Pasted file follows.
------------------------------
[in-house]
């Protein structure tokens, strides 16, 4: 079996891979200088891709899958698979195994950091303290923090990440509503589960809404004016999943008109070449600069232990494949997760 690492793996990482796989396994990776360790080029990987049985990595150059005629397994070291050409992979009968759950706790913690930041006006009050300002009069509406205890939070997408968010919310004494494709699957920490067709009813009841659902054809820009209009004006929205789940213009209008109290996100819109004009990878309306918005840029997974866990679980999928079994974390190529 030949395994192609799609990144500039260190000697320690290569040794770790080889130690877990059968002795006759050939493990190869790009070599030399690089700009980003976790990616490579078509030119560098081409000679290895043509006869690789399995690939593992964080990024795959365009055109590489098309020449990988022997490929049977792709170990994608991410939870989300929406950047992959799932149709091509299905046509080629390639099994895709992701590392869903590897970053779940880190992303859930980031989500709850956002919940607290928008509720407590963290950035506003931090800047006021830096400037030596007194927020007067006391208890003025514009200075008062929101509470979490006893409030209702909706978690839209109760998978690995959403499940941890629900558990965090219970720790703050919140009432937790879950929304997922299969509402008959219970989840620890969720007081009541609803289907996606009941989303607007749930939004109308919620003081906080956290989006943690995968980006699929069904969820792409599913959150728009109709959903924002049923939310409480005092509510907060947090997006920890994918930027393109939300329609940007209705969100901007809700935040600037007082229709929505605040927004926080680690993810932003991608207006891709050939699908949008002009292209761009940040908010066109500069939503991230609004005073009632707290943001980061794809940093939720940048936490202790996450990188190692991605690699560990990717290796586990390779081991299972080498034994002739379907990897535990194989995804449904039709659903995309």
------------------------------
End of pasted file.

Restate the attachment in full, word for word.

[in-house]
């Protein structure tokens, strides 16, 4: 079996891979200088891709899958698979195994950091303290923090990440509503589960809404004016999943008109070449600069232990494949997760 690492793996990482796989396994990776360790080029990987049985990595150059005629397994070291050409992979009968759950706790913690930041006006009050300002009069509406205890939070997408968010919310004494494709699957920490067709009813009841659902054809820009209009004006929205789940213009209008109290996100819109004009990878309306918005840029997974866990679980999928079994974390190529 030949395994192609799609990144500039260190000697320690290569040794770790080889130690877990059968002795006759050939493990190869790009070599030399690089700009980003976790990616490579078509030119560098081409000679290895043509006869690789399995690939593992964080990024795959365009055109590489098309020449990988022997490929049977792709170990994608991410939870989300929406950047992959799932149709091509299905046509080629390639099994895709992701590392869903590897970053779940880190992303859930980031989500709850956002919940607290928008509720407590963290950035506003931090800047006021830096400037030596007194927020007067006391208890003025514009200075008062929101509470979490006893409030209702909706978690839209109760998978690995959403499940941890629900558990965090219970720790703050919140009432937790879950929304997922299969509402008959219970989840620890969720007081009541609803289907996606009941989303607007749930939004109308919620003081906080956290989006943690995968980006699929069904969820792409599913959150728009109709959903924002049923939310409480005092509510907060947090997006920890994918930027393109939300329609940007209705969100901007809700935040600037007082229709929505605040927004926080680690993810932003991608207006891709050939699908949008002009292209761009940040908010066109500069939503991230609004005073009632707290943001980061794809940093939720940048936490202790996450990188190692991605690699560990990717290796586990390779081991299972080498034994002739379907990897535990194989995804449904039709659903995309």